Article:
Even by the jaded standards of fifties SF, this is a remarkably cynical premise. It gets worse, too, as the Soviet and American governments prove themselves equally eager to seize this opportunity to annihilate the other, hunting down our poor heroes down and trying to force them to open the capsules’ containers. This, the Alien assures them, is only possible through a psychic command from the one the container belongs to, so the film rapidly becomes an agonizing wait to see which of the five will cave first and allow the weapons to be used, with inevitable consequences.

Anyone familiar with 20th century history will immediately recognize the allegory at play here. At various points during the Cold War (and to this day), it seemed like human beings really would doom themselves and their world to nuclear holocaust over geopolitical squabbling. With the invention of the atomic bomb, it was no longer a question of ‘is it possible’ but rather ‘are we better than this?’ Many feared we weren’t. But that leads us to a conclusion almost too terrifying to contemplate: if we do this to ourselves, we deserve to be extinct. Wouldn’t it be right, then, for another species to benefit from our end?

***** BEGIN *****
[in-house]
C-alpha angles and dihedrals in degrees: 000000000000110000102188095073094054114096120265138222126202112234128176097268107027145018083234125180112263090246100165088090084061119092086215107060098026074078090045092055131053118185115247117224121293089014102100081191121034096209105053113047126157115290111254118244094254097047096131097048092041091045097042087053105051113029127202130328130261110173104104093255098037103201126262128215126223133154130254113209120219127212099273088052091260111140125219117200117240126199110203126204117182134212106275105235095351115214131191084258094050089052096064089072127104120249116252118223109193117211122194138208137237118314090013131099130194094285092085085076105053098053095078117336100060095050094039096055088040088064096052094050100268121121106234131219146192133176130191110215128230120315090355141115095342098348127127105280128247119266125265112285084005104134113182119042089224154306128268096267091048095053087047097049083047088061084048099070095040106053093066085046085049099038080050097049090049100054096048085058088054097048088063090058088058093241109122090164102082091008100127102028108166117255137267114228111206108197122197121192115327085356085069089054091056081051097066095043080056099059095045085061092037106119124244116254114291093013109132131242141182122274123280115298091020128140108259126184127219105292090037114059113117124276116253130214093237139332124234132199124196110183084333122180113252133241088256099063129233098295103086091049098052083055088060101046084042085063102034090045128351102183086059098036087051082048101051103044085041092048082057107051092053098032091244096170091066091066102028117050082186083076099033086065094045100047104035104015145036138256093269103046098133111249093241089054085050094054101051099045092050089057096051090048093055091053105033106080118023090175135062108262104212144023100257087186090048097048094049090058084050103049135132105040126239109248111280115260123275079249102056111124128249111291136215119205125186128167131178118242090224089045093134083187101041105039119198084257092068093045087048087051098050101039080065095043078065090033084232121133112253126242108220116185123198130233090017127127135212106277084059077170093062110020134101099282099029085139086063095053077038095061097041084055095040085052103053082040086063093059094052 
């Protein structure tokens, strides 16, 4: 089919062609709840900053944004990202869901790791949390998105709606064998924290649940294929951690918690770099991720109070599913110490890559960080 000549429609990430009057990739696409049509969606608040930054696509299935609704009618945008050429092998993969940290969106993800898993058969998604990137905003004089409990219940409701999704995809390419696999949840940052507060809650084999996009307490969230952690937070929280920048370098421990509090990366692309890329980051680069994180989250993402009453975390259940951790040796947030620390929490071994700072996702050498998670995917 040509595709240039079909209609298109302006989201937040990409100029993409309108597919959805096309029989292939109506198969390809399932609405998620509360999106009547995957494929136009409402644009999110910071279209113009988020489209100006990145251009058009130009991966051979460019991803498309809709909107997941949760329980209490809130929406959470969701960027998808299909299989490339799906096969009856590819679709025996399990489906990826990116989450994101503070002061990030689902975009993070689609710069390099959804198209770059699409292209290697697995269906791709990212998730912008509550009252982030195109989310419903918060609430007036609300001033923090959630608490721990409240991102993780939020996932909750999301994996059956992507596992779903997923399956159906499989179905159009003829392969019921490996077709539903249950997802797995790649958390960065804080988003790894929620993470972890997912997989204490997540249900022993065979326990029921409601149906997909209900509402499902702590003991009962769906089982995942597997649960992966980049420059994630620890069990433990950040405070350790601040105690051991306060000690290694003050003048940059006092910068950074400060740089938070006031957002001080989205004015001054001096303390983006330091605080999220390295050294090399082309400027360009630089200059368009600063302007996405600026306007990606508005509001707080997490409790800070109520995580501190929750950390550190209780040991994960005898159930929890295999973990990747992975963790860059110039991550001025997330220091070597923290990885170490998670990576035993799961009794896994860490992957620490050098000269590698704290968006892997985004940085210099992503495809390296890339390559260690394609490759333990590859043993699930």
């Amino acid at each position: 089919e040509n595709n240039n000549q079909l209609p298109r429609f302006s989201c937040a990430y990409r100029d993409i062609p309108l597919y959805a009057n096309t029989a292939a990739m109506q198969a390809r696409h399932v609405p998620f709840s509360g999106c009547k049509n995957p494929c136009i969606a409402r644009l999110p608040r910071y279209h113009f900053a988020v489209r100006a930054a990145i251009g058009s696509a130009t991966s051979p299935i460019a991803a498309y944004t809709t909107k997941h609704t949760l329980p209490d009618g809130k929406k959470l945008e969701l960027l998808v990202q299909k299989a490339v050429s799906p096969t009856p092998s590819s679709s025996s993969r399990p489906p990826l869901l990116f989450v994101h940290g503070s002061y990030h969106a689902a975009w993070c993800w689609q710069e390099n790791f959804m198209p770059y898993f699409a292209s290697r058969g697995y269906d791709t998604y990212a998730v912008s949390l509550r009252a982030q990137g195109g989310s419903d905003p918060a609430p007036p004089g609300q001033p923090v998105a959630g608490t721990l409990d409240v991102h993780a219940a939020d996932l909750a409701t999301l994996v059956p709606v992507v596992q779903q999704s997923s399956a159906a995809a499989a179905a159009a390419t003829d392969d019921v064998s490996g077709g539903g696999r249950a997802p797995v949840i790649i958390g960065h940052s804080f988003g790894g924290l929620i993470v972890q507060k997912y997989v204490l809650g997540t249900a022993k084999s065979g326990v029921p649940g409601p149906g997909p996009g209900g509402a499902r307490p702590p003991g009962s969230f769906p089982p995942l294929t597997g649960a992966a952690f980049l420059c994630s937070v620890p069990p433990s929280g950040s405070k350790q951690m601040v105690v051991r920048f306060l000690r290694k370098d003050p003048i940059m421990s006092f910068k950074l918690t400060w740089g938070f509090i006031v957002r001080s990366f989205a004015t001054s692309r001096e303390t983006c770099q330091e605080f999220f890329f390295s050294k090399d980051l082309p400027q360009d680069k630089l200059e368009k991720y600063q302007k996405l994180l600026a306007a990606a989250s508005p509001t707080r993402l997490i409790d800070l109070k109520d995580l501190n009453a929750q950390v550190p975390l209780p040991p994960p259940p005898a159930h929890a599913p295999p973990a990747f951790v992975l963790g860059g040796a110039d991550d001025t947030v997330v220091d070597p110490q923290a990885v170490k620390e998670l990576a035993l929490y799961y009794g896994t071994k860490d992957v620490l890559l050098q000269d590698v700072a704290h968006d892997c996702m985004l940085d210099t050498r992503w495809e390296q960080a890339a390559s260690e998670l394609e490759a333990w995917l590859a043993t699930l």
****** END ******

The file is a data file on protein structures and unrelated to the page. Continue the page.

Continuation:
Such questions are not easily answered, and the film is not interested in pandering to our prejudices with sentimental solutions. Instead, it makes us face these moral quandaries squarely, casting doubt on our preconceived notions about our species’ right to the planet we inhabit. What’s more, it does so in a way that only SF can. Even such tired genre staples as a dying planet, miraculous alien technology, and human abduction are used effectively to present the allegory in the starkest possible terms. After all, in reality there are no other intelligent species we know of who could benefit from our world—but considering such a scenario can provide some very real insight into humanity’s place in the universe.